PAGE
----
In western Kansas oil country, two industries compete
10/24/2012 5:52 PM
10/24/2012 5:52 PM
There are two oil industries duking it out on the western Kansas frontier.
Those two industries – the traditional vertical oil drillers and the new out-of-state horizontal drillers – were on display last week during Gov. Sam Brownback’s tour of oil wells in Ford and Hodgeman counties.
Officials with Sandridge Energy, a publicly traded company based in Oklahoma City, showed off a horizontally drilled well in Ford County, a few miles from Dodge City, and talked about extending their aggressive horizontal drilling program into western Kansas. Sandridge first moved into a few southern Kansas counties two years ago after buying up more than 2 million acres of mineral leases in Oklahoma and Kansas. Now the company is chasing the oil-and-gas-bearing Mississippian Limestone formation as it stretches northwest from the Oklahoma line.
Sandridge has filed intent-to-drill notices for more than 60 horizontal wells in Ford, Finney, Gray, Ness, Hodgeman and Gove counties. Company senior vice president Kevin White said the company actually has 14 operating oil wells in the area, pumping an average of about 200 barrels of oil or the equivalent in gas.
Rick Kirby, Sandridge’s vice president of operations, said that the company is finding a higher percentage of oil the farther north it drills – a good thing because oil prices are high and gas prices are low.
In 2013, White said, Sandridge intends to drill about 370 wells in Oklahoma and 200 in Kansas. Of the Kansas wells, the company expects to drill about 65 to 70 in west and northwest Kansas.
EnCana USA, Tug Hill Operating and Apache Corp., all large out-of-state companies, have drilled or filed intent to drill notices for dozens of horizontal wells in those same six to eight counties in central and western Kansas.
The arrival of bigger firms may mean more oil, or it may not, but it certainly means big changes.
Cecil O’Brate, owner of American Warrior Energy, was also on the tour with the governor.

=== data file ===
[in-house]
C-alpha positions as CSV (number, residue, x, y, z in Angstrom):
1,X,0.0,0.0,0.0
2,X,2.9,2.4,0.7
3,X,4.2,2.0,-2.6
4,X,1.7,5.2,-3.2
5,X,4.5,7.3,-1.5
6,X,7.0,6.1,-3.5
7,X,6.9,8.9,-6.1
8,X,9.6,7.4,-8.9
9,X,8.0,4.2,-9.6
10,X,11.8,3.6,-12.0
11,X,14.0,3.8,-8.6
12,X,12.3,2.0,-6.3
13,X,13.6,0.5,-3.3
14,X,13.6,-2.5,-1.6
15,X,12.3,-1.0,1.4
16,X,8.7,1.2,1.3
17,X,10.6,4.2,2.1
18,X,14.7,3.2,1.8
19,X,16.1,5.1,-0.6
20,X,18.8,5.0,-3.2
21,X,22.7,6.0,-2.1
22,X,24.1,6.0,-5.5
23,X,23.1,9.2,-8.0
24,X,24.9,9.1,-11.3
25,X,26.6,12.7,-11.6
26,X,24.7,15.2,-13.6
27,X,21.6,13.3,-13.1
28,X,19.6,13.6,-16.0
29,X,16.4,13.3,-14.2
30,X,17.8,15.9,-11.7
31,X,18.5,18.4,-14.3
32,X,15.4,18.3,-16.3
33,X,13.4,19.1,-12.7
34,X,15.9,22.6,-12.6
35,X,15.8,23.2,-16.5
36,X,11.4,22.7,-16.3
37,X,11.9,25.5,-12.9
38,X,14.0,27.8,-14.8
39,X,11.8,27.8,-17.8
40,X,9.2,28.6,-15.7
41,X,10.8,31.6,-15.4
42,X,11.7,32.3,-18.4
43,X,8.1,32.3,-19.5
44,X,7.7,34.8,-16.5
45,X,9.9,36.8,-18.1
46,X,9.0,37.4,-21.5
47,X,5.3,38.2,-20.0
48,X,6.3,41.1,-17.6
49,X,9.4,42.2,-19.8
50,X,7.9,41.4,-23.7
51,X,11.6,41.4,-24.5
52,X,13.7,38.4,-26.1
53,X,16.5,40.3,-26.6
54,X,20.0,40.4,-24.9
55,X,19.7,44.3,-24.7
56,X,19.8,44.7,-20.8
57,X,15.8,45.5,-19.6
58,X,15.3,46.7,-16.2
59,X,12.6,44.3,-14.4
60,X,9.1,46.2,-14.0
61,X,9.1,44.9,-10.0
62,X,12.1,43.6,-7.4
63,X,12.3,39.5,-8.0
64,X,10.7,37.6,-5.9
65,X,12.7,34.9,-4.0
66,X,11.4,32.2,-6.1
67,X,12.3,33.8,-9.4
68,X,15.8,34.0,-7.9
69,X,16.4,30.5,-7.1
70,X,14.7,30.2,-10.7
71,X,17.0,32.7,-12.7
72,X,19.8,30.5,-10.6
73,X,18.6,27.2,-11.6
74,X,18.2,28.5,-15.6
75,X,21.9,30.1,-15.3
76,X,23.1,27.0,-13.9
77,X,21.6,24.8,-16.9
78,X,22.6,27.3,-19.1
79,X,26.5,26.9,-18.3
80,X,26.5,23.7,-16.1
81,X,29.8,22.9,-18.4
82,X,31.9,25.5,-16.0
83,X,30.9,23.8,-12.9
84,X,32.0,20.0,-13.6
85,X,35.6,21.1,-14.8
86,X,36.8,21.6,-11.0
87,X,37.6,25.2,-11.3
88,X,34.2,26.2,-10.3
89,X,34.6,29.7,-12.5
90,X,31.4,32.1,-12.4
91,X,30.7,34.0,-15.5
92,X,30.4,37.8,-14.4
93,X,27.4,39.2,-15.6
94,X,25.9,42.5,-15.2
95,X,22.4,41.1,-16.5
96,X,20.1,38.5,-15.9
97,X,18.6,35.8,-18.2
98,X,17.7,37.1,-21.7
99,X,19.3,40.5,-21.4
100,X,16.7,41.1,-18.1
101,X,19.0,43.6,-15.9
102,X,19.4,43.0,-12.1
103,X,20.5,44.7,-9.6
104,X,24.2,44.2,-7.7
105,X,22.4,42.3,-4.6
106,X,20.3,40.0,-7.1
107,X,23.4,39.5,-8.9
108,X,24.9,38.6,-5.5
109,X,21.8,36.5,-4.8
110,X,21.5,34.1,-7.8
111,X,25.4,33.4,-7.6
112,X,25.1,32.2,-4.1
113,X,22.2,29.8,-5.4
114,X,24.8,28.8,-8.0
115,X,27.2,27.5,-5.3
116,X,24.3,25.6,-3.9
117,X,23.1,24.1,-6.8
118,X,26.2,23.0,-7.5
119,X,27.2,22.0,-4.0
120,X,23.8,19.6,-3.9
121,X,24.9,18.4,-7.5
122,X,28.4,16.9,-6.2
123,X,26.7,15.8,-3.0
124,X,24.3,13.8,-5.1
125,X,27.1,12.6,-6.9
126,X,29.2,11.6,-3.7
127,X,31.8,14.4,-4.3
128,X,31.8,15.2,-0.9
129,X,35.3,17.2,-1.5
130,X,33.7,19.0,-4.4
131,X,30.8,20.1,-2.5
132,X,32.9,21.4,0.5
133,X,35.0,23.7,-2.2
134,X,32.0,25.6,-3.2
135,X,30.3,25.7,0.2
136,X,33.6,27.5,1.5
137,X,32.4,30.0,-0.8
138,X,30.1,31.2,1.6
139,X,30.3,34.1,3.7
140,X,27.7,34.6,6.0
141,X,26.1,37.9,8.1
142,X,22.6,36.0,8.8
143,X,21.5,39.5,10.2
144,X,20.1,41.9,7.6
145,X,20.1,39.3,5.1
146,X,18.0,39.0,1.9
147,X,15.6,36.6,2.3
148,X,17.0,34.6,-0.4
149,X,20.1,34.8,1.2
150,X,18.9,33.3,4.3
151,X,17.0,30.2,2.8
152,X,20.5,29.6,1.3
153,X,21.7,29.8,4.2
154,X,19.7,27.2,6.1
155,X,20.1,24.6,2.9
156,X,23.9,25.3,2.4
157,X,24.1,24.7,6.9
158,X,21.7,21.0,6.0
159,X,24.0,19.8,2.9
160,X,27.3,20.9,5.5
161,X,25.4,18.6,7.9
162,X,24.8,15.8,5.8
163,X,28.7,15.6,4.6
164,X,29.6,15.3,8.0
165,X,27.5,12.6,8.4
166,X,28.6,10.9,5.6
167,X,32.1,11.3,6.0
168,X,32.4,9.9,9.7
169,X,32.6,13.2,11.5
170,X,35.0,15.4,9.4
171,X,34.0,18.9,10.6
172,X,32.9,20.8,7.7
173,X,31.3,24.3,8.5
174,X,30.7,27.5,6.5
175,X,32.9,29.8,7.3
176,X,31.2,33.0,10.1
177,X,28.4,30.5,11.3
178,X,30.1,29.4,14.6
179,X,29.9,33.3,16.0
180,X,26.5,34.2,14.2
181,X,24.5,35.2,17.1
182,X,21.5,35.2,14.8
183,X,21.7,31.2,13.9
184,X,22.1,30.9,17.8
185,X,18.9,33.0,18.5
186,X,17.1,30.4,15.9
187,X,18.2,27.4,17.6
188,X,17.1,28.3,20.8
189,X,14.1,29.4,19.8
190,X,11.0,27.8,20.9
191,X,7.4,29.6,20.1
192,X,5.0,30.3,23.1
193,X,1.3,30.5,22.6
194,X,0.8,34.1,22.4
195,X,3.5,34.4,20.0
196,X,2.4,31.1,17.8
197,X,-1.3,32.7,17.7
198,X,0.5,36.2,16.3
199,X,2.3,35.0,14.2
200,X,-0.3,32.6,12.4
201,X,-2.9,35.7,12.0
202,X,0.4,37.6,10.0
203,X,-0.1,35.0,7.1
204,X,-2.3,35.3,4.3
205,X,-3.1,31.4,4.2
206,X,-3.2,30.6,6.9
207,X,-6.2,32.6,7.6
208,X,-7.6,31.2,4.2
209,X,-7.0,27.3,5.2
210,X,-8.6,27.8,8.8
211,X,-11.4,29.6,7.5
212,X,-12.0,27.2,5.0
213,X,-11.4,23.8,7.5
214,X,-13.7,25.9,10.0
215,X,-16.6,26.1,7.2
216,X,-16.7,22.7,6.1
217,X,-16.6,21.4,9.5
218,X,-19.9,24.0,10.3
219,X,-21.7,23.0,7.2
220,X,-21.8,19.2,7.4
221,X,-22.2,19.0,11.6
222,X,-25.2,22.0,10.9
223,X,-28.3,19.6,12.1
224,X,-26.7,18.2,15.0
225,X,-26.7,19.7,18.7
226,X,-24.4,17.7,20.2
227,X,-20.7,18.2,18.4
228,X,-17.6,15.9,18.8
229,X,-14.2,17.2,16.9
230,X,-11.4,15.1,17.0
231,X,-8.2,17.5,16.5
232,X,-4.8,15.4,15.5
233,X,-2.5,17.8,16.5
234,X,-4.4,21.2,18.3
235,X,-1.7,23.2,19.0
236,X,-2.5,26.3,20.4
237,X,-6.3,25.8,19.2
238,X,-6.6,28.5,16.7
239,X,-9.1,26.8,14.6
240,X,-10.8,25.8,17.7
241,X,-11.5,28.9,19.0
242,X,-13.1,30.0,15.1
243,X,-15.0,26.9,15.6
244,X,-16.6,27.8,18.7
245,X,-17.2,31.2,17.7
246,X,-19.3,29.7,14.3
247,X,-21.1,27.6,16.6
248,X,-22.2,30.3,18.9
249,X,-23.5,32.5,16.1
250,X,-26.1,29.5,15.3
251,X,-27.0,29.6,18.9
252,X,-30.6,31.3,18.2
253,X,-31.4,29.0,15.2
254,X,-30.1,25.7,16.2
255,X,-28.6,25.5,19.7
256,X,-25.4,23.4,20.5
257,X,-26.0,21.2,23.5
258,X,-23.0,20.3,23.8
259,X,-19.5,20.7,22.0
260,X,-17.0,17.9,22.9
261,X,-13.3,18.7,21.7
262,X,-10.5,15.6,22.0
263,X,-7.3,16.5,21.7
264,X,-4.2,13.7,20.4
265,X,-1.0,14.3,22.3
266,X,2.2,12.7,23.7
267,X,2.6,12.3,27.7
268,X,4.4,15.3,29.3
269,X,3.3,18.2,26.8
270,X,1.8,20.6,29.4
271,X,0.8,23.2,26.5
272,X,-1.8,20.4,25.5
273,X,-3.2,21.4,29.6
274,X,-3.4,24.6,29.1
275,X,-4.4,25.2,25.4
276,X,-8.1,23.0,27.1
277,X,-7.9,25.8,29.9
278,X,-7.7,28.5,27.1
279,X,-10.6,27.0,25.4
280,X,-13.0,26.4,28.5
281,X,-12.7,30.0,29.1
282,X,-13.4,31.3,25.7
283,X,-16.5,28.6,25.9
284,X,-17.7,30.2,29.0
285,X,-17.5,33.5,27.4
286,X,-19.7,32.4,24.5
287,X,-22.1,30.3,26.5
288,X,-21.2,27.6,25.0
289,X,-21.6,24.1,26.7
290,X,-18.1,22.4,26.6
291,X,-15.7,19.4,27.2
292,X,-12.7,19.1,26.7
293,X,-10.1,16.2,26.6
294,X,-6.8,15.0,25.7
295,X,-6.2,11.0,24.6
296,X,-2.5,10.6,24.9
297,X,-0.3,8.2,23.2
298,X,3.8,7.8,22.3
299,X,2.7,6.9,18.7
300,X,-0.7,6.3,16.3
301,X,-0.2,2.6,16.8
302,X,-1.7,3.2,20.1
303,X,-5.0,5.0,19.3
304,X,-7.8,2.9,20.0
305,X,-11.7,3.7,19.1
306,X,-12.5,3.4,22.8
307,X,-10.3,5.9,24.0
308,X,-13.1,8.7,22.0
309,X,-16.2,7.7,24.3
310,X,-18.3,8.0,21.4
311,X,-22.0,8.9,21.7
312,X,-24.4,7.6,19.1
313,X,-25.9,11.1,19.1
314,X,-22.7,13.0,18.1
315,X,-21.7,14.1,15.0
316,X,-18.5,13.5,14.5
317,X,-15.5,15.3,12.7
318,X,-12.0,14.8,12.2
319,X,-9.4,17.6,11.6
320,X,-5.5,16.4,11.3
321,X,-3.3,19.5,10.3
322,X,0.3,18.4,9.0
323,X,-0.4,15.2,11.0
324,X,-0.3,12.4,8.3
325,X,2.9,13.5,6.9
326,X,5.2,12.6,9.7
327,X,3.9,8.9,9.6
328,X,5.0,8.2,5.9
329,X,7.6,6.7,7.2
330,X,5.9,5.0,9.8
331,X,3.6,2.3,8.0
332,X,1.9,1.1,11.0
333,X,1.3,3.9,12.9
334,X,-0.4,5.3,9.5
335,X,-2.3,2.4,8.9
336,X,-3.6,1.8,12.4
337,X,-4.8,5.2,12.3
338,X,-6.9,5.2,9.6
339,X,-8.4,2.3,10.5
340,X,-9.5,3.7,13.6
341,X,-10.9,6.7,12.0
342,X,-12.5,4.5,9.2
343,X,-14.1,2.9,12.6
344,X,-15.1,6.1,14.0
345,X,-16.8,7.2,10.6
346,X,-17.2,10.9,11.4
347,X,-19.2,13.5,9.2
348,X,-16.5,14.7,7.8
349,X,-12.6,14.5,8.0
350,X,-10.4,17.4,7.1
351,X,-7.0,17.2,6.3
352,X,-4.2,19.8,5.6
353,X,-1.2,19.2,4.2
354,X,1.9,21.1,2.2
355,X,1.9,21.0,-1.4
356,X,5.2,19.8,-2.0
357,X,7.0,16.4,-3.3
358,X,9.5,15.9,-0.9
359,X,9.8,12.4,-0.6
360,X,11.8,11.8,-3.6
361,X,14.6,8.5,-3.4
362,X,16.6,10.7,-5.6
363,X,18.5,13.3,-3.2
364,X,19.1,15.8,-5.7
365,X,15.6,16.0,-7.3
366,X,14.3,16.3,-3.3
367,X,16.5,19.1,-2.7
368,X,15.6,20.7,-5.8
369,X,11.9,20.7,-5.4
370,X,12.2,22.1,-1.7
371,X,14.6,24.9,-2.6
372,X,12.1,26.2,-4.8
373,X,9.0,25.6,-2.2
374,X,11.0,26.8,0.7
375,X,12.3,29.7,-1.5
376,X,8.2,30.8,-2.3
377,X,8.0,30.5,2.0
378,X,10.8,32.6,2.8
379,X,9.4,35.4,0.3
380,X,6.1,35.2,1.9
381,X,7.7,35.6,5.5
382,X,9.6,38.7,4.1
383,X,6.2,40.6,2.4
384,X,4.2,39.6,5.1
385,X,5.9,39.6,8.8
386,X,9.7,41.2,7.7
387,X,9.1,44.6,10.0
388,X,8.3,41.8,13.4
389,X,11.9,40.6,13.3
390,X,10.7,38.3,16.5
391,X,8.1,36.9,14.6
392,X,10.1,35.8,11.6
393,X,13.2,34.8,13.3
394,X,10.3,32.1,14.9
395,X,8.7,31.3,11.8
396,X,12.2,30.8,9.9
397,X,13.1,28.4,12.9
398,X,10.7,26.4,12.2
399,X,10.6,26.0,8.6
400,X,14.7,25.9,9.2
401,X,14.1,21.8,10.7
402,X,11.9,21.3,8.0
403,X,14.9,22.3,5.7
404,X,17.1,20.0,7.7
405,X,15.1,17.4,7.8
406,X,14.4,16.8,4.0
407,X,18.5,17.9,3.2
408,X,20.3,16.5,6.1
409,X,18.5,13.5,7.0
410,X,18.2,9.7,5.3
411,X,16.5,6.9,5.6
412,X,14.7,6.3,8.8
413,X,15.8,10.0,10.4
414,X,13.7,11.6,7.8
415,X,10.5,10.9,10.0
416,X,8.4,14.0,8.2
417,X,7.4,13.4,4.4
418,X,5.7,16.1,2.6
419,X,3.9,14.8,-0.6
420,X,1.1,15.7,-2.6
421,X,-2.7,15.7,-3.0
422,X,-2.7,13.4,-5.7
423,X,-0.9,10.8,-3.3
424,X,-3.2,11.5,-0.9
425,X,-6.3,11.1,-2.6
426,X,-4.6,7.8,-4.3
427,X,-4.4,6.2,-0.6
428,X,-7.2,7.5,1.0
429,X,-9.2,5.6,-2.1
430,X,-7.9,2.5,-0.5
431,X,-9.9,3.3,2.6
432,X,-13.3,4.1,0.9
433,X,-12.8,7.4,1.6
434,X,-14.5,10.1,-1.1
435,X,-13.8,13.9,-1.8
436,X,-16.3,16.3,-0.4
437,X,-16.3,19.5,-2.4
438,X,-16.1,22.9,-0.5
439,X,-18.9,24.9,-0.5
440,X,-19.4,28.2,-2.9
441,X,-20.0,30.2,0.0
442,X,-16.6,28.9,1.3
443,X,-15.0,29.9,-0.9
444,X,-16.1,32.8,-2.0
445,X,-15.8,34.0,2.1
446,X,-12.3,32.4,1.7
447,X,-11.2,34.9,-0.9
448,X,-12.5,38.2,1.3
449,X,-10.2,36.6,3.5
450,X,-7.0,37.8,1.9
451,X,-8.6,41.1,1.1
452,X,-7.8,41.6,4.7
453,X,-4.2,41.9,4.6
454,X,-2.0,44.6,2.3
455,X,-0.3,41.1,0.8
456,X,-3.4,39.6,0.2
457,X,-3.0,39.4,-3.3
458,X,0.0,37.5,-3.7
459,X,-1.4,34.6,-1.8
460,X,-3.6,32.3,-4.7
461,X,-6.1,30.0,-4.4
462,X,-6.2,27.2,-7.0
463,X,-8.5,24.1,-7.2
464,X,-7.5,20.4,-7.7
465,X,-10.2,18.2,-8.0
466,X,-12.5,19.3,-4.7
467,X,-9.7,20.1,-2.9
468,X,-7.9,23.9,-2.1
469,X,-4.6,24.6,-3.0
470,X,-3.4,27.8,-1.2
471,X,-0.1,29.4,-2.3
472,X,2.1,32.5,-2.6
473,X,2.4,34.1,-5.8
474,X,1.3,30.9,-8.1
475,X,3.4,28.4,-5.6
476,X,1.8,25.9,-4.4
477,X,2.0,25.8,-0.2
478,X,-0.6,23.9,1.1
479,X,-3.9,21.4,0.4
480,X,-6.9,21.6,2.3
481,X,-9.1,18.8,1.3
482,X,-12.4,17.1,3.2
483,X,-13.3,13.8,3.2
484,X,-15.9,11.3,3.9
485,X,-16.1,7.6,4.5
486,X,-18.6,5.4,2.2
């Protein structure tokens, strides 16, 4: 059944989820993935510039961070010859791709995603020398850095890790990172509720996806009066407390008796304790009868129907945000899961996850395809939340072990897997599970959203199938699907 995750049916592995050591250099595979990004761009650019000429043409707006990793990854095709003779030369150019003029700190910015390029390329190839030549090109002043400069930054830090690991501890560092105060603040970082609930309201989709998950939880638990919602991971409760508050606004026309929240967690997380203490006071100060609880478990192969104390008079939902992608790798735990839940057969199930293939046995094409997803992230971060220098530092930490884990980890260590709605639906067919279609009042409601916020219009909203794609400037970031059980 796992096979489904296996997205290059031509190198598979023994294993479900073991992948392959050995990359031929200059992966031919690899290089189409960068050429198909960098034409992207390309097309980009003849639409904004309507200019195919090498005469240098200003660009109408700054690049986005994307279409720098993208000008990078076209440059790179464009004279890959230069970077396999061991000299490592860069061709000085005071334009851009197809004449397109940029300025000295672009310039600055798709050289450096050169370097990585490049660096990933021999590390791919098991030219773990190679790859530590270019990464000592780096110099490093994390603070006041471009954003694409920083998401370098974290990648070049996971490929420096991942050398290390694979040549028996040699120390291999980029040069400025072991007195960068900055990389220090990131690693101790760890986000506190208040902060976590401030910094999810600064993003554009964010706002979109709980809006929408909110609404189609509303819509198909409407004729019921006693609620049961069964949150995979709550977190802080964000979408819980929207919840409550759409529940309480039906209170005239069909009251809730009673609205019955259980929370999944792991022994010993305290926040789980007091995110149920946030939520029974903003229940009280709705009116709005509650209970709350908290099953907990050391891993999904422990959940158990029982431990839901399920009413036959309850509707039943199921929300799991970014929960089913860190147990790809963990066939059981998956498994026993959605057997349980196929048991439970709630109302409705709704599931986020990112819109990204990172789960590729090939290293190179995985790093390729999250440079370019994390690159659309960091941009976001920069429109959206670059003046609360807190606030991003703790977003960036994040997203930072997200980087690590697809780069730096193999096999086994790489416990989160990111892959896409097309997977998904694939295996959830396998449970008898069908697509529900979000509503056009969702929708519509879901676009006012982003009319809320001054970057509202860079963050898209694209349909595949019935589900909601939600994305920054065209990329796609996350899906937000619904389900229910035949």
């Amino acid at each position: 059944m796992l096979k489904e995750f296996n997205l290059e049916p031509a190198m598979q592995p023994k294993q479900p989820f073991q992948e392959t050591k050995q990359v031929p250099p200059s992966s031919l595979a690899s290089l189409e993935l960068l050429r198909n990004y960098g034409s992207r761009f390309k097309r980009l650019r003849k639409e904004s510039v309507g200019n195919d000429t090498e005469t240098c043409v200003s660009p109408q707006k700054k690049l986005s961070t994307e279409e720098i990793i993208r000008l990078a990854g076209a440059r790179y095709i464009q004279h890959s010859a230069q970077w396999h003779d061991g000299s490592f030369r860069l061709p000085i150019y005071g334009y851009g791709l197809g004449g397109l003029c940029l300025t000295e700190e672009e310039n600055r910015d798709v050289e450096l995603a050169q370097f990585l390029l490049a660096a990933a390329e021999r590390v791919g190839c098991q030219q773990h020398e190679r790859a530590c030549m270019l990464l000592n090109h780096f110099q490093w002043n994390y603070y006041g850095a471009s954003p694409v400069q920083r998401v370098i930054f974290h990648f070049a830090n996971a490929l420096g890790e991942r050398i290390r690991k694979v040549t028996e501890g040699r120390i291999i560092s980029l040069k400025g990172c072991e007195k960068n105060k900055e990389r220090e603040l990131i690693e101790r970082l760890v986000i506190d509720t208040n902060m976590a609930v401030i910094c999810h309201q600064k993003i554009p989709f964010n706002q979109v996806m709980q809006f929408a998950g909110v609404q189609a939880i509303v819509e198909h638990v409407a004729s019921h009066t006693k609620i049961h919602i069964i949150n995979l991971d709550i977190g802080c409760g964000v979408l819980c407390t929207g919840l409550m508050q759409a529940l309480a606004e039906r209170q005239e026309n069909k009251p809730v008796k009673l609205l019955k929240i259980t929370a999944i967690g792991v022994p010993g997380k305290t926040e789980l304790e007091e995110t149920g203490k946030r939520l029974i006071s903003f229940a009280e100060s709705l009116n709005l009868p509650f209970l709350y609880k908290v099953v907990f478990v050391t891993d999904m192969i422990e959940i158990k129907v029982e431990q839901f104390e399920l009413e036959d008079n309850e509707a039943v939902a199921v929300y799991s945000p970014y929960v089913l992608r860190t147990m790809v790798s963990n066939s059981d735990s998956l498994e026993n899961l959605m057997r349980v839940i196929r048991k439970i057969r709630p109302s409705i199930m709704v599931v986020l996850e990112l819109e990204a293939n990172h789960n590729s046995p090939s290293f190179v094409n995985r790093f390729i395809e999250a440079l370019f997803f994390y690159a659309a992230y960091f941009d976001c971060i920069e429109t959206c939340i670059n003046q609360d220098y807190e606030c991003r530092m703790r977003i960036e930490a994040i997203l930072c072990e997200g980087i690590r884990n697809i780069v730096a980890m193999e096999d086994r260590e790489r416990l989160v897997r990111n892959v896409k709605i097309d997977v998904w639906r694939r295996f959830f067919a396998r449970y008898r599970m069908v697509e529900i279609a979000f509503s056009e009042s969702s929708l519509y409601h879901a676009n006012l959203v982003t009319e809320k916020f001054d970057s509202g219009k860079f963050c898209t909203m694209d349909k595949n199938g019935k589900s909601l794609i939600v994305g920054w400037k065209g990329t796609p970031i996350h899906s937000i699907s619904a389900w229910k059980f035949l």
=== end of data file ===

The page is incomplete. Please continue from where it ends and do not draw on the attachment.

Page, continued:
O’Brate, based in Garden City, is a traditional vertical well driller who has drilled hundreds of wells over the years.
The out-of-state companies have changed the economics of drilling by driving up land-lease prices by 10 times or more.
Vertical drillers such as O’Brate have another year or two before they finish drilling on their existing leases.
Because the cost of acquiring new leases is now so high, O’Brate estimated that in two years 30 percent of the state’s drilling rigs will be idled.
“It’s a business,” O’Brate said. “But they’re screwing it up for the rest of us for years to come.”
But, he added, the horizontal drillers will also discover as they drill in Hodgeman County and counties farther north and west that the Mississippian Limestone changes from relatively thick and flat to thin and undulating, making it difficult to keep a drill bore in the formation for 4,000 feet.
Lynn Watney, senior scientific fellow with the Kansas Geological Survey, said the geology of western Kansas is certainly different from southern Kansas. The Mississippian layer is thinner and does undulate, but with adjustments, he said, the drilling crews might make it work.
Will western Kansas see a replay of the apparently strong results of southern Kansas?
It’s just too early to say, said Sandridge’s White. The results, on average, have been encouraging, but it’s hard to tell at this point.
“We’ve always said the Mississippian is a statistical play, a combination of good, average and bad wells,” he said. “And we expect to see all of that. We don’t expect to focus in on one area with monster wells.”
EnCana has filed intent-to-drill notifications for 24 wells so far in the western counties, as well. But at this point, it has just four wells completed and can’t say yet whether drilling in western Kansas will pay off, said Jerri Akers, who handles stakeholder relations for EnCana’s Mid-continent Business Unit.
“It’s really early in the play,” she said.